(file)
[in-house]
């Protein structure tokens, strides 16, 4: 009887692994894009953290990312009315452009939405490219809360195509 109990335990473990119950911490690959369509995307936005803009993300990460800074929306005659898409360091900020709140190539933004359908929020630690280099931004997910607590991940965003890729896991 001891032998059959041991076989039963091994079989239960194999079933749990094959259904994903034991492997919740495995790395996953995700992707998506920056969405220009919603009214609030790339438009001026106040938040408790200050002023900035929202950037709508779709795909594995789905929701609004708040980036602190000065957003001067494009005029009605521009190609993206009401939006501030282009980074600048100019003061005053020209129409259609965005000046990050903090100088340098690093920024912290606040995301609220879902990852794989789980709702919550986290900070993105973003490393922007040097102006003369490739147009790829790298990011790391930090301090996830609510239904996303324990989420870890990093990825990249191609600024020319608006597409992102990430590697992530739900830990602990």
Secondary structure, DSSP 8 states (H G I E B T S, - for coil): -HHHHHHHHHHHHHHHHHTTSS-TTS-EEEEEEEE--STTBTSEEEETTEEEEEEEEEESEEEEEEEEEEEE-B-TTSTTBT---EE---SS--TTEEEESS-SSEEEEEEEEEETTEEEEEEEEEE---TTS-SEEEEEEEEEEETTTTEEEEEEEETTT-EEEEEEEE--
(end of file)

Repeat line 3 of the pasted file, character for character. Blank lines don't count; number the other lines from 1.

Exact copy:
Secondary structure, DSSP 8 states (H G I E B T S, - for coil): -HHHHHHHHHHHHHHHHHTTSS-TTS-EEEEEEEE--STTBTSEEEETTEEEEEEEEEESEEEEEEEEEEEE-B-TTSTTBT---EE---SS--TTEEEESS-SSEEEEEEEEEETTEEEEEEEEEE---TTS-SEEEEEEEEEEETTTTEEEEEEEETTT-EEEEEEEE--